Morriss on Madoff and the S.E.C.
02/14/09 - Cafe Hayek by Don Boudreaux
It seems that the employees at the Securities and Exchange Commission belong to the National Treasury Employees Union. I didn't know that there is a special union to represent the workers at the Treasury Department. Does every government department have its own union?
Colleen Kelley is president of that union. She has bravely come forward to reveal that employees of the Treasury Department have too little resources, training, and direction to be effective investigating financial crime. If only they had revealed this before the Bernie Madoff scandal, maybe government could have done something about it.
Government makes a poor regulator, purchaser, and evaluator because no one loses their jobs when they fail. They don't have to be afraid. It is OK to mishandle a few investigations involving $50 billion dollars lost.
On the other hand, they did a great job prosecuting Martha Stuart. They did not claim that she did anything fundamentally wrong. They claimed that she misled them about the perfectly legal actions she took. She thought that she might possibly have done something wrong, and lied to them about what her stock broker told her. Lying to a federal agent is a crime, even if there is no previous crime involved. This is a subtle point that got Ms. Stuart 5 months in jail.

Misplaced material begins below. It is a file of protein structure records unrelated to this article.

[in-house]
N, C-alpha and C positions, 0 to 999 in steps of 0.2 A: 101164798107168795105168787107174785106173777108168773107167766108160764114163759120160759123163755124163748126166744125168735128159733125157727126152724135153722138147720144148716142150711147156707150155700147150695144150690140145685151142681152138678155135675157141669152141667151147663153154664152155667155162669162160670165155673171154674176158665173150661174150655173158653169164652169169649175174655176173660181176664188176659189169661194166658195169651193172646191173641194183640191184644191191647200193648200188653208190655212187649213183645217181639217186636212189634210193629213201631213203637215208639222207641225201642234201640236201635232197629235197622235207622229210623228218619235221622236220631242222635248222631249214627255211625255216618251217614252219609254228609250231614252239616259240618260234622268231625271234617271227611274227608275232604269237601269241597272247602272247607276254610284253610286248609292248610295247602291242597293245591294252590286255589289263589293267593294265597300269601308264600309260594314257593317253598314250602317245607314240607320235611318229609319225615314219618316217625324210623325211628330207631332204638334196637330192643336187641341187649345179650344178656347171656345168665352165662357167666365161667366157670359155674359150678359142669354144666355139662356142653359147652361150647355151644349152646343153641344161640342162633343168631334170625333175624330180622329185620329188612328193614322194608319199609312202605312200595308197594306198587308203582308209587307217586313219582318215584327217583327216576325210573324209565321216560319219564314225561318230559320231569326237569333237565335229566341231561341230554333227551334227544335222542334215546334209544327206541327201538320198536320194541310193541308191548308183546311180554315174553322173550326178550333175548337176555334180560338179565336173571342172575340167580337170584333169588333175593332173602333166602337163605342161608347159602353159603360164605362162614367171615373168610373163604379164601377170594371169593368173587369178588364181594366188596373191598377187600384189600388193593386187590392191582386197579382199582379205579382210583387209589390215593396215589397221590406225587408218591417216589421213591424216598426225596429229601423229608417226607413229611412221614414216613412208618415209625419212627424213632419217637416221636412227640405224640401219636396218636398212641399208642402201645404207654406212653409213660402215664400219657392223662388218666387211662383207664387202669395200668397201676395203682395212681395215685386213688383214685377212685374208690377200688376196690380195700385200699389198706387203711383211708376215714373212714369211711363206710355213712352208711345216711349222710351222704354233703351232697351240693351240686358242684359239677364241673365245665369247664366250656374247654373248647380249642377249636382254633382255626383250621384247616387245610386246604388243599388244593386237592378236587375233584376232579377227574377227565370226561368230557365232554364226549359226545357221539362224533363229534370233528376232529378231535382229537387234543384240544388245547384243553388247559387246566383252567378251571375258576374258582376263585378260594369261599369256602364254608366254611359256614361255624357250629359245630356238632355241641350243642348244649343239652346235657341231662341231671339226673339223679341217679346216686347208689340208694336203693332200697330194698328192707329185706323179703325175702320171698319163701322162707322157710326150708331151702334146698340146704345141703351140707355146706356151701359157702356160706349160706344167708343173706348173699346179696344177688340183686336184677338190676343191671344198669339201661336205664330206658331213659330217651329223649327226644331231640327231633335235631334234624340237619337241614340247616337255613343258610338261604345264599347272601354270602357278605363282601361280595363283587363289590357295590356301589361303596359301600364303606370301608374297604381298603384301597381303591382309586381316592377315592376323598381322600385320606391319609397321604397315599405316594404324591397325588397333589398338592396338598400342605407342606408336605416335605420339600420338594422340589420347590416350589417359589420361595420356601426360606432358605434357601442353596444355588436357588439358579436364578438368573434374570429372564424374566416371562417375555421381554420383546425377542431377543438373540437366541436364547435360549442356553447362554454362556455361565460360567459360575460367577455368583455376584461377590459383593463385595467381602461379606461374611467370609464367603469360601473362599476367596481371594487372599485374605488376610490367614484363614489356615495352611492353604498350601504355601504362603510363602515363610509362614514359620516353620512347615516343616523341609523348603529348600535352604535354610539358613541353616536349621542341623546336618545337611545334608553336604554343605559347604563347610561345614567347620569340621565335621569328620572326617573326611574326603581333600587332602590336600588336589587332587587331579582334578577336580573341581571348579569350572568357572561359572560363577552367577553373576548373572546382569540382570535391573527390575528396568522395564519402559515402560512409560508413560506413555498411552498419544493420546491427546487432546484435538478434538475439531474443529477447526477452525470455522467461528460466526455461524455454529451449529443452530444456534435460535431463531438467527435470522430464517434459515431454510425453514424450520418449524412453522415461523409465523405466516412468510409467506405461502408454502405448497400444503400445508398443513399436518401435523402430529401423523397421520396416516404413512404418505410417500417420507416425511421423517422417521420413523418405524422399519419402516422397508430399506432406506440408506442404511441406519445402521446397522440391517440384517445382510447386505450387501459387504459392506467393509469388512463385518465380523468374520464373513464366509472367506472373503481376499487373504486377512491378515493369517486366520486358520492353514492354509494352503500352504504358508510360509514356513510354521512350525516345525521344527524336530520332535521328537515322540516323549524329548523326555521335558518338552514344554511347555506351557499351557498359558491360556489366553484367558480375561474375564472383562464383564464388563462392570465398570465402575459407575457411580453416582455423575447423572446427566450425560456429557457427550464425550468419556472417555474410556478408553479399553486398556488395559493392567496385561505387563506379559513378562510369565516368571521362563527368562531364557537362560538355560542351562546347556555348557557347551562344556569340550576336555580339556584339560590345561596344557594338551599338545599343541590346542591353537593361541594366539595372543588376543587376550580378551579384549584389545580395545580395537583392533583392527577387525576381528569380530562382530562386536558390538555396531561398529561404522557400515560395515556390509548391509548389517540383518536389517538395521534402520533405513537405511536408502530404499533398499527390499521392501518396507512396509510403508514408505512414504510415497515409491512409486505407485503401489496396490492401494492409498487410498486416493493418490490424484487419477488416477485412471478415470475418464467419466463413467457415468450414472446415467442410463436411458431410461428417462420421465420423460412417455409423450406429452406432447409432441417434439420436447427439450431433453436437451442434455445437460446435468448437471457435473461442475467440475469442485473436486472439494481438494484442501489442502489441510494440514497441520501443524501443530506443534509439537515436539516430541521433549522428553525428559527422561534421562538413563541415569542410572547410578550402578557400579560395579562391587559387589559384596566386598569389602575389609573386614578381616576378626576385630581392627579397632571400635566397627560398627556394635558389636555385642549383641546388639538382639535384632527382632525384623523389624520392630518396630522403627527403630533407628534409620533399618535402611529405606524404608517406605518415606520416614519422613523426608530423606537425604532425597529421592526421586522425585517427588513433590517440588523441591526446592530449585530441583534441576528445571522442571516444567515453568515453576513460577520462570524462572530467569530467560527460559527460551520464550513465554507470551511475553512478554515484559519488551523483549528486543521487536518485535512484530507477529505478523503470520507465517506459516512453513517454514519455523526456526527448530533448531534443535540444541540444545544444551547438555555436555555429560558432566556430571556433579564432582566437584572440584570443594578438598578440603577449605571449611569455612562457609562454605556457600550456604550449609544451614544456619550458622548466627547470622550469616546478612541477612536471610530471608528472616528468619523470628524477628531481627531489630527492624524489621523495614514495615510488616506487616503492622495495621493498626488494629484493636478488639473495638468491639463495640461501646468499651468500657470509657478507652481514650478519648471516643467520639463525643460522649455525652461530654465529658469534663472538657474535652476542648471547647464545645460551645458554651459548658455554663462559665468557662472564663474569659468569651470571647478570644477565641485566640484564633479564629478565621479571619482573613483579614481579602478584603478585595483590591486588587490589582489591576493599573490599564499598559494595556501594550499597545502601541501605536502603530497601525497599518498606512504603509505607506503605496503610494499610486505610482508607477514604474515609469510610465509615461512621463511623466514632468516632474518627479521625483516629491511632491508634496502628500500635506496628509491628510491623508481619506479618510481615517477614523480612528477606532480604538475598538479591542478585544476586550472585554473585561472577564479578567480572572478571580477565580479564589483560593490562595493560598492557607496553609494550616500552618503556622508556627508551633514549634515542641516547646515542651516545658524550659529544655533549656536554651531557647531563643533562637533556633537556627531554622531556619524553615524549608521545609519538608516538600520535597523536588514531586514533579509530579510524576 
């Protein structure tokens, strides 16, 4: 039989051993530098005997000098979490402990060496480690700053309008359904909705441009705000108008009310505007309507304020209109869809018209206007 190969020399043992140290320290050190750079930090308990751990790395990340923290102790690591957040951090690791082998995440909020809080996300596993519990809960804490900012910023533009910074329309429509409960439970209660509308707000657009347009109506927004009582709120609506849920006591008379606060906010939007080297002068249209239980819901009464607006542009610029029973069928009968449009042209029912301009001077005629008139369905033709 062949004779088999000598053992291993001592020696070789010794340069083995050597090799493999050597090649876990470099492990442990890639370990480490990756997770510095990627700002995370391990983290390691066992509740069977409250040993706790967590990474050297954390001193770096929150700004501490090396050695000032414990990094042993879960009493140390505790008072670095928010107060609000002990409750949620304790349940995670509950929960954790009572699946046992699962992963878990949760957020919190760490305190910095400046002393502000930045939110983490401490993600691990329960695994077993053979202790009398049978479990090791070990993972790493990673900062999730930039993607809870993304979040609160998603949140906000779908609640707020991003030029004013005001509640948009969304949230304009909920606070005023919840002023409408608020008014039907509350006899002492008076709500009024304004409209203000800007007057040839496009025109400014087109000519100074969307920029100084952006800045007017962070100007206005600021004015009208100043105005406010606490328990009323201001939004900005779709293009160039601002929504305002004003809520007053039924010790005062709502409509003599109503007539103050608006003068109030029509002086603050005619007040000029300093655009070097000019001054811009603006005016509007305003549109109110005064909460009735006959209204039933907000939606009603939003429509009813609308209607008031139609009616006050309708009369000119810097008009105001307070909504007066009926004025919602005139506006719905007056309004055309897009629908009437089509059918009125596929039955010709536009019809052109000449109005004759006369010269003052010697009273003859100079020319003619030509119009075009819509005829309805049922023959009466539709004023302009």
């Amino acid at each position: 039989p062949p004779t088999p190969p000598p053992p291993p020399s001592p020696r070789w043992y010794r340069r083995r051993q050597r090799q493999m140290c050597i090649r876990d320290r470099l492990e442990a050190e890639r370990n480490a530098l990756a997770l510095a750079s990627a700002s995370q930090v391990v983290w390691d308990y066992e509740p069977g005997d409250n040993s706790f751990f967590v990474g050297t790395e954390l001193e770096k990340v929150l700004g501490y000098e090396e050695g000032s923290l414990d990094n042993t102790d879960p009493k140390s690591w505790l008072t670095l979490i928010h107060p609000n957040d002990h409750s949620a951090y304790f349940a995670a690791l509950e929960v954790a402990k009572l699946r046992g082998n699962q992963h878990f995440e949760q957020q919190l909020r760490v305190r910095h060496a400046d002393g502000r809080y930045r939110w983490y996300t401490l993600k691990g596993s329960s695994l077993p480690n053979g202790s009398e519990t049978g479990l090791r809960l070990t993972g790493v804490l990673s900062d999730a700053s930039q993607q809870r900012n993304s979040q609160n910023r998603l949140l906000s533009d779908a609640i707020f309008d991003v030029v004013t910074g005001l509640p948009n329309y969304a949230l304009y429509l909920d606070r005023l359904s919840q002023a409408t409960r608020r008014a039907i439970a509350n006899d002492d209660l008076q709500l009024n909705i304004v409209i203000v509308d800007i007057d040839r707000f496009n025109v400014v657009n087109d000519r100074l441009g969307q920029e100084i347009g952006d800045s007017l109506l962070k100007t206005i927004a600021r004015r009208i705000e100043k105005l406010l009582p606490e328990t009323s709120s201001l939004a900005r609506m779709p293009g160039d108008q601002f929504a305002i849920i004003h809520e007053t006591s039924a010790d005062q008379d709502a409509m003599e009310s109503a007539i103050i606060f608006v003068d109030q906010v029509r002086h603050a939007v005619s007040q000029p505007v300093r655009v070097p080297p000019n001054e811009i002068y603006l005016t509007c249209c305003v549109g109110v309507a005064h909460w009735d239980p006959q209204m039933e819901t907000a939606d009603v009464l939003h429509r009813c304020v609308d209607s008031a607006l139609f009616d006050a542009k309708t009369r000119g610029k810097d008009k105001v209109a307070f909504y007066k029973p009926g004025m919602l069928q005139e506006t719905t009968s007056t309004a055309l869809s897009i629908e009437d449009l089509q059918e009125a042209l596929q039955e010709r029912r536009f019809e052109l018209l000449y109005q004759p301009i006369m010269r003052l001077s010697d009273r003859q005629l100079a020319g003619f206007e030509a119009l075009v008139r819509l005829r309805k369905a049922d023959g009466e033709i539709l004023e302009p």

Now we know why they prosecuted Ms. Stuart. It seems that the SEC is easily misled and thrown off the track. They must act swiftly to punish anyone who tries this, because it is so effective.
Andy Morriss of Market Correction writes:
[edited] Colleen Kelley defends the SEC’s “front line” employees against charges that they ignored the Madoff fraud, right under their noses, by declaring that it is all the Bush Administration’s fault. (“Don’t Blame the SEC’s Employees,” Letters, Feb. 13).
There will be no more Madoffs if we give those “front line” employees “adequate staff and resources,” “appropriate regulatory authority consistent with the growing complexity of financial instruments and trading techniques,” and “leaders committed to the missions of their agencies”!
This is not just nonsense but self-serving nonsense on more steroids than all of our home run champions combined. The Madoff fraud was one of the oldest games in town, a Ponzi scheme.
Dozens of fund managers rejected investing with Madoff because they undertook simple steps, such as talking to Madoff and observing his unwillingness to provide information on his strategy, and his suspicious use of a tiny accounting firm.
We need to stop pretending that government can protect investors from people like Mr. Madoff and tell investors to do some due diligence themselves.
So, who needs government, and who can afford to depend on government?